However, the U.S. Supreme Court ruled in 2017 that sentencing a person to life in prison with no chance at parole for a crime committed as a minor is cruel and unusual punishment.
Soon after, Arkansas eliminated life without parole for juveniles. Ark. S.B. 294 states that “juveniles convicted of capital murder are subject to a life sentence with the possibility of parole after a minimum of 30 years.”
Grubbs was only 17 at the time of Kenyatta’s murder. In October 2018, a judge resentenced him to life in prison with parole eligibility after 30 years. At the time of the resentencing, he had already served 23 years, so he only had seven years of his sentence remaining.
Tempel was 18, so his original sentence did not change.
Detective Heather Meadows of the White County Sheriff’s Department took over Robin’s case and believes Grubbs and Tempel killed Robin.
Circumstantial evidence links the cases together, but Meadows said the case lacks physical, tangible evidence. Robin’s case has gone cold.
Grubbs remains in prison as of this writing. Since his time there, he has received his GED and completed anger and stress management classes and a substance abuse program.
He has never admitted to killing Robin or shown remorse for killing Kenyatta.
Tempel is currently at Ouachita River Correctional Unit. Since his incarceration, he has committed two major disciplinary violations – sexual activity and failure to obey order. He also has completed stress management courses.
As of 2009, Robin’s mother did not think Grubbs and Tempel killed her daughter and still believed she saw Robin after their arrest.
In May 2021, Bald Knob Mayor Barth Grayson proclaimed May 3 Kenyatta Haynes Day and said it would be annually. The Daily Citizen stated, “Council member Johnny Hodges presented Haynes’ mother, Dorothy Haynes Rogers, with a framed printing plate of a memorial front page of the city’s former newspaper, The Bald Knob Banner. It was dated March 16, 1995. The family also was presented with flowers.”
Furthermore, a $1,000 scholarship in Kenyatta’s name is presented to “a senior at Bald Knob High School accepted into a bachelor’s program in a mental health field.”
Meanwhile, the town seems to have forgotten Robin Farnsworth. Robin’s case is officially unsolved. Anyone with information should call the White County Sheriff’s Department (501) 279-6279.
True Crime Diva’s Thoughts
First, I want to say that early reports say that Kenyatta was stabbed multiple times. Investigators said it did not appear she had been raped. Then along comes Tempel, who said Grubbs raped her and beat her to death with a shovel. After that, there was no further mention in news reports of Kenyatta being stabbed. I find that really strange. Either she was, or she wasn’t. Being stabbed is a far cry from being beaten with a shovel. Why would police tell reporters she had been stabbed and not raped if she had been?
Bald Knob police and White County ought to be ashamed of themselves for how they handled Robin’s case, simply because she had run away ONCE before. When it was clear she was not coming home and another teenage girl ended up dead, they should have taken her disappearance seriously.
Law enforcement had two girls from the same school disappear within two months of one another. Why would you not even attempt to see a connection? How on earth does that thought never cross your mind as a cop? Oh, but Robin was “just a runaway.” SMH.
I only found one newspaper article on Newspapers.com regarding Robin’s disappearance — the 2004 one when Garrett held his press conference. Not one outlet reported on her disappearance again until 2009 that I could find.
I think Grubbs likely killed Robin, and I would wager he raped her too. That was likely the motive. I read that Robin’s brother said he and Robin had known Grubbs since they were kids, yet Grubbs said he “vaguely” knew her. Bald Knob is small and Grubbs worked with Robin’s brother, so it’s obvious he lied about hardly knowing Robin.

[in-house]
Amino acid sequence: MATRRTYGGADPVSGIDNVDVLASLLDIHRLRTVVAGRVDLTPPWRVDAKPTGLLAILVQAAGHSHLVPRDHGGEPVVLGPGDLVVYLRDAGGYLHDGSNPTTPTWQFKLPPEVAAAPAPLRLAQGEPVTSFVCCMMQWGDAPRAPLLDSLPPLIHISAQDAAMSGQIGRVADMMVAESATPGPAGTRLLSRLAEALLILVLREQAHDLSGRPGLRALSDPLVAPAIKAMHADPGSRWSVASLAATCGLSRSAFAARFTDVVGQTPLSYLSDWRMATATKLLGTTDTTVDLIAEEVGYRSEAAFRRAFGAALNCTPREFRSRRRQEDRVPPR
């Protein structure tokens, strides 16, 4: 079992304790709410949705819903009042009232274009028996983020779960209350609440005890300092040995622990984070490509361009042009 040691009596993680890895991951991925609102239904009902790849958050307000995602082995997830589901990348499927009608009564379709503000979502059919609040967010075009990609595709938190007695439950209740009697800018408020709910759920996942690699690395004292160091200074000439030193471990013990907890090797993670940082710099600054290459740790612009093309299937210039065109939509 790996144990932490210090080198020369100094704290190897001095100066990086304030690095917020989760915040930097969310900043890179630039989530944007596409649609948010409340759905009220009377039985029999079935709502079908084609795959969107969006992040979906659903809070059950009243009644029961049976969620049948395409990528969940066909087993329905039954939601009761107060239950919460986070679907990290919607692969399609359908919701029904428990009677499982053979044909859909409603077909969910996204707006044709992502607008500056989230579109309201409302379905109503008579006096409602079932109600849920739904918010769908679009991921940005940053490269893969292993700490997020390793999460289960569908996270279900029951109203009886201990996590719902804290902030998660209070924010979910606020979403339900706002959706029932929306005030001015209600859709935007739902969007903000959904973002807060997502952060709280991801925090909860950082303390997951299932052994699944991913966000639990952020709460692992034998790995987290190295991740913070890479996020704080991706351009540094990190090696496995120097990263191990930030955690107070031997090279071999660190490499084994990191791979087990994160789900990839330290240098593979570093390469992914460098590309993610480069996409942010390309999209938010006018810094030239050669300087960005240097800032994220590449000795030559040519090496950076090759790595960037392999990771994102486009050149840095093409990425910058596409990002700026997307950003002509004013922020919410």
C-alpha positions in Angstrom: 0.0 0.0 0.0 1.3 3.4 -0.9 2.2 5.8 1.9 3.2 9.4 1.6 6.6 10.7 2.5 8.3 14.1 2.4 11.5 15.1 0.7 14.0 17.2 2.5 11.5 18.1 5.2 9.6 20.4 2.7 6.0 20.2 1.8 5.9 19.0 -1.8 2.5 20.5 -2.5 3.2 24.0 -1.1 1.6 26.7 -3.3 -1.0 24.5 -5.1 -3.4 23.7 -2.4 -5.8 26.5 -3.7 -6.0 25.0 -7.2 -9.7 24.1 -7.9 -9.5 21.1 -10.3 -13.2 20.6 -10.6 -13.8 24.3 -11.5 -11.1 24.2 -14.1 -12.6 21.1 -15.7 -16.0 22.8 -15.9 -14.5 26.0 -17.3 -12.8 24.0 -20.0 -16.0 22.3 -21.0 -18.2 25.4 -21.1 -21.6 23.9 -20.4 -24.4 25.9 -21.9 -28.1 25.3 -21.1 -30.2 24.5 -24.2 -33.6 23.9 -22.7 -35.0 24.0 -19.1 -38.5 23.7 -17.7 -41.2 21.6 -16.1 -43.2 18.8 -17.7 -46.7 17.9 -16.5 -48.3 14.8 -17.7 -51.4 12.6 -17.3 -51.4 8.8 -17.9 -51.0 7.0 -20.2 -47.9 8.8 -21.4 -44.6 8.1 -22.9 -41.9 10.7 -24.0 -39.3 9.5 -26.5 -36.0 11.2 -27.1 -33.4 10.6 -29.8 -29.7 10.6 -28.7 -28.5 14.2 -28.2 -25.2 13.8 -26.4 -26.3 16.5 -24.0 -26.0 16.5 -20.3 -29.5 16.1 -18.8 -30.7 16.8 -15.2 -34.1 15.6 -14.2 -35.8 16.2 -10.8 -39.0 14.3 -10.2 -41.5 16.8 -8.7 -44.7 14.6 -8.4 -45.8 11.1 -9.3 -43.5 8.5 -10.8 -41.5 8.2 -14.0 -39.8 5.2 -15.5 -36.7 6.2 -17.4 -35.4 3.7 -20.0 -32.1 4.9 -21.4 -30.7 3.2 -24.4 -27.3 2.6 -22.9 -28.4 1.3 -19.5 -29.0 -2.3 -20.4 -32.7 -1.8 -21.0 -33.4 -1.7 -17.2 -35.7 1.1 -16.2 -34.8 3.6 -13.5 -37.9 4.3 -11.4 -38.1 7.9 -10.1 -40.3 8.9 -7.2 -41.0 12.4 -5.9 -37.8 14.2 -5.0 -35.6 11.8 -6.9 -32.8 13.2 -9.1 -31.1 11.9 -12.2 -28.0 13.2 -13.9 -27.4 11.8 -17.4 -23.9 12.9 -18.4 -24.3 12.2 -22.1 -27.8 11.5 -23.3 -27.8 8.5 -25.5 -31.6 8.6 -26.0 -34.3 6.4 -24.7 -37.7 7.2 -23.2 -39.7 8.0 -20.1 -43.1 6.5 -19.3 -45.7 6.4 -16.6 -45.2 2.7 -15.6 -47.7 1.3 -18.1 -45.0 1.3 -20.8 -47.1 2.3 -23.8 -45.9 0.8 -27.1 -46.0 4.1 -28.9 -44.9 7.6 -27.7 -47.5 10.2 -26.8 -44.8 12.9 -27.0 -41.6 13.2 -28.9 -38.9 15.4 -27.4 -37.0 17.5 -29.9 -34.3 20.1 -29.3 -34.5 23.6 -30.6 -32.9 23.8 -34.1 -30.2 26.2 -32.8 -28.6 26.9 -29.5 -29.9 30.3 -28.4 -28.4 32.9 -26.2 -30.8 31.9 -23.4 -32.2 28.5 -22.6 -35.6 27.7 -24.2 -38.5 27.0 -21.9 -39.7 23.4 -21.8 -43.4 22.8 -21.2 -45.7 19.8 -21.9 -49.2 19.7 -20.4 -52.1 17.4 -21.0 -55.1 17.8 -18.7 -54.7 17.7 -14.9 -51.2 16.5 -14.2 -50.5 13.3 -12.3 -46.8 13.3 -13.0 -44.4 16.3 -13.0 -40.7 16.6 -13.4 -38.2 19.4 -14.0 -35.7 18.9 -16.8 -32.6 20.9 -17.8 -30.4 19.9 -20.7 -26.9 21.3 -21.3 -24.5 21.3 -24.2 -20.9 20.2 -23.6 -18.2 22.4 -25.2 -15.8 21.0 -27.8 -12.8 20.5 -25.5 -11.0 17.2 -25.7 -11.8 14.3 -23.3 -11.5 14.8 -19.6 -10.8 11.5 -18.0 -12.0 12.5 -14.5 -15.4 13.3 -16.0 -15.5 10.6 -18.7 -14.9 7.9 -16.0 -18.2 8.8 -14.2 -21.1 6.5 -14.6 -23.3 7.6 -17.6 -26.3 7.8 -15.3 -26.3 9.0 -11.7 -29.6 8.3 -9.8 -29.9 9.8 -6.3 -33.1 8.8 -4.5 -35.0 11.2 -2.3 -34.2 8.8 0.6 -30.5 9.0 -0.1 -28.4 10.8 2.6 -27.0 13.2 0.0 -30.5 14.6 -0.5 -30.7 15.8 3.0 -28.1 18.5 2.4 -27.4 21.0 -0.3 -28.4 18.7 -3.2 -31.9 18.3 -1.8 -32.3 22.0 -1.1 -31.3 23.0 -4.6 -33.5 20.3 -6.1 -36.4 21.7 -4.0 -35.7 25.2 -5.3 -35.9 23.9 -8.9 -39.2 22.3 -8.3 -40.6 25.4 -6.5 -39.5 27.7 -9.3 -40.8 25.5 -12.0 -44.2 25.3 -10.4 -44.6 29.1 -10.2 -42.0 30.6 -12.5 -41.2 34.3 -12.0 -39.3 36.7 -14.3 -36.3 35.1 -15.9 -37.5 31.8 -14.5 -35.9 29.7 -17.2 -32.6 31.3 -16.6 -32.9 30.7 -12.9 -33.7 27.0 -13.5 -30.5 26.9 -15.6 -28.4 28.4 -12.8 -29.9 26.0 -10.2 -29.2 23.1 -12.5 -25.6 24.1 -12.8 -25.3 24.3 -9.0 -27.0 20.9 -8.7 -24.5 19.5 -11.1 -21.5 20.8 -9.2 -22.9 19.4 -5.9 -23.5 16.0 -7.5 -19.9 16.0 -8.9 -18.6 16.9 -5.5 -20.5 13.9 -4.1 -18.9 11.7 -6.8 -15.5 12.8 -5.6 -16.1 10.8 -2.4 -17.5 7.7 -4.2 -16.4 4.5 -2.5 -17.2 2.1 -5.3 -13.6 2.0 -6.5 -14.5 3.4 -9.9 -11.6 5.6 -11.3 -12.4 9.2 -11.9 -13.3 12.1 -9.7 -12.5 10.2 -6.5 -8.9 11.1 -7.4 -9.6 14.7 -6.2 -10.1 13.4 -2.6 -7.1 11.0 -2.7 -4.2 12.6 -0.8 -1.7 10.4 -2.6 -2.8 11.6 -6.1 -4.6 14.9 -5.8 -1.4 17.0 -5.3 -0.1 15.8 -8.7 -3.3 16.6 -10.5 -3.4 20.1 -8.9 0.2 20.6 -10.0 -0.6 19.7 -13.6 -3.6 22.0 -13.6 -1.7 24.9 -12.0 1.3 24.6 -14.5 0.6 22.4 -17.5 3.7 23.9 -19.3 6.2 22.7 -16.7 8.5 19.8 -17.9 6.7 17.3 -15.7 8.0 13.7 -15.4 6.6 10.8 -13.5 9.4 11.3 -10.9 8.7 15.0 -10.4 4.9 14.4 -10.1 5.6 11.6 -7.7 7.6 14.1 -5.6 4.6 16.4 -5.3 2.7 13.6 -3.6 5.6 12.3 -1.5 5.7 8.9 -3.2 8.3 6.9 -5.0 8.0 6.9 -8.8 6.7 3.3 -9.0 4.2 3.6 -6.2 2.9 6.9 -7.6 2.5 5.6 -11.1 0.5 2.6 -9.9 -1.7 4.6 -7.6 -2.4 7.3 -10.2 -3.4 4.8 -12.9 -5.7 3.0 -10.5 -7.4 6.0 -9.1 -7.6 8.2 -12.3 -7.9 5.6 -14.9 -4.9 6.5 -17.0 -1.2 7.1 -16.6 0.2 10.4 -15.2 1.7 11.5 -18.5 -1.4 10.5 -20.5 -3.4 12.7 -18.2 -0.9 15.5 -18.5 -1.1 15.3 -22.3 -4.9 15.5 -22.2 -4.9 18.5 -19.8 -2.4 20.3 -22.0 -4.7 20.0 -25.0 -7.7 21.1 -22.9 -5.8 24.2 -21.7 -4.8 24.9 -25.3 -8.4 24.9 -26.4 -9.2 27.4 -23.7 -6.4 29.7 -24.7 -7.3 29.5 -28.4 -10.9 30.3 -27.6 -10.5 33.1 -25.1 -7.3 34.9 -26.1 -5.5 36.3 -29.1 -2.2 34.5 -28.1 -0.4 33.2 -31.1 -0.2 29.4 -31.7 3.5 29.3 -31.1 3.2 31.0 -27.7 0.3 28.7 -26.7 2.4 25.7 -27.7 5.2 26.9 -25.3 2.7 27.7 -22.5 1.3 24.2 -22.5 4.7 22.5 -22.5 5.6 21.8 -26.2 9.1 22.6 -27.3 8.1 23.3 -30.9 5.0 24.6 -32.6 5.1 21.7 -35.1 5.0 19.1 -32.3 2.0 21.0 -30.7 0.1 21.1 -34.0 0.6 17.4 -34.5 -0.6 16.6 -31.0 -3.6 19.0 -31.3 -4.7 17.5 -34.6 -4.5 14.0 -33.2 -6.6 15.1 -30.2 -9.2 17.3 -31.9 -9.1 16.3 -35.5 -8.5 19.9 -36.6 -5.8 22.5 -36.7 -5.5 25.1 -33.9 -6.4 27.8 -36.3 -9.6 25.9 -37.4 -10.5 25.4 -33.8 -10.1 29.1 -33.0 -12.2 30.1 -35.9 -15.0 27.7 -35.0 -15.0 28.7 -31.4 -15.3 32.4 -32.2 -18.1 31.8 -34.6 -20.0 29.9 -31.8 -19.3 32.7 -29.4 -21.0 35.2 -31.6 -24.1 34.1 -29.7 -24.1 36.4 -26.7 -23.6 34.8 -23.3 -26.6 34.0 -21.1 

Johnson ultimately found Robin’s remains 100 yards away from the barn where Tempel allegedly saw them in 1995. That’s the size of a football field but by no means a long distance. So, obviously, the search did not expand too far beyond the barn. Why not?
Now, Tempel said Robin’s remains were inside the barn, so somebody, likely Grubbs, later moved them.
Robin’s mother seemed pretty convinced she saw Robin after police arrested the boys. However, her belief likely hindered the investigation. If she had seen her missing daughter, why didn’t she approach her? Yell at her? Do something? Where and when did she see her? Was she alone? She doesn’t believe Grubbs and Tempel killed Robin because of the sighting. Who else could have killed her? Who had a motive?
Where is Robin’s father, Terry Farnsworth, in all of this? Well, I will tell you what I do know about him.
I found Farnsworth registered as a level 3 high-risk sex offender who lives in nearby Searcy. He had been convicted on two counts of 1st-degree sexual assault. I could not find the age of his victim(s) or when the crimes occurred. He is not currently in prison.
You know I have to wonder: did he have something to do with his daughter’s death? I don’t believe he did, but you never know.
I found nothing on whether Robin made it to school on Jan. 27, 1995. Did anyone see her or speak with her at school?
Although Kenyatta was found closer to city limits, both girls’ bodies were found in isolated areas. Seeing how Robin was the first victim and found roughly 8 miles from Bald Knob, I have to wonder why Grubbs disposed of Kenyatta’s body so close to town.
But there are differences between both cases. The obvious one is that Robin was white and Kenyatta black. The girls were complete opposites. Robin was the bad seed, so to speak, while Kenyatta was popular, well-liked, and came from a good family. I don’t know much about Robin’s family. Her brother was in prison when she vanished, but I don’t think her parents were together. I have no idea where they lived in Bald Knob either.
And what I find a little strange is that everything revolved around Tempel’s statements to the police. Where is the evidence showing Grubbs killed Kenyatta? Odom announced right after her body was found that he had no suspects, according to one source. So what led them to Grubbs and Tempel?
Killers usually have a type of victim they prefer — blondes vs. brunettes, young girls vs. adult women, for example. If Grubbs also killed Robin, then he really didn’t.
I’m not too fond of the 2017 U.S. Supreme Court ruling eliminating life sentences without parole for juveniles. Grubbs was 17, the legal consent for sex in many states. In Arkansas, it is 16. So, according to law, Grubbs was old enough to have sex but not mature enough to receive a life sentence with no parole. SMH
He was old enough and mature enough to know that what he did was a crime. Grubbs won’t admit killing Robin because that would hurt his chances of walking the streets soon. But I would not be surprised if he reoffended and ended up back there.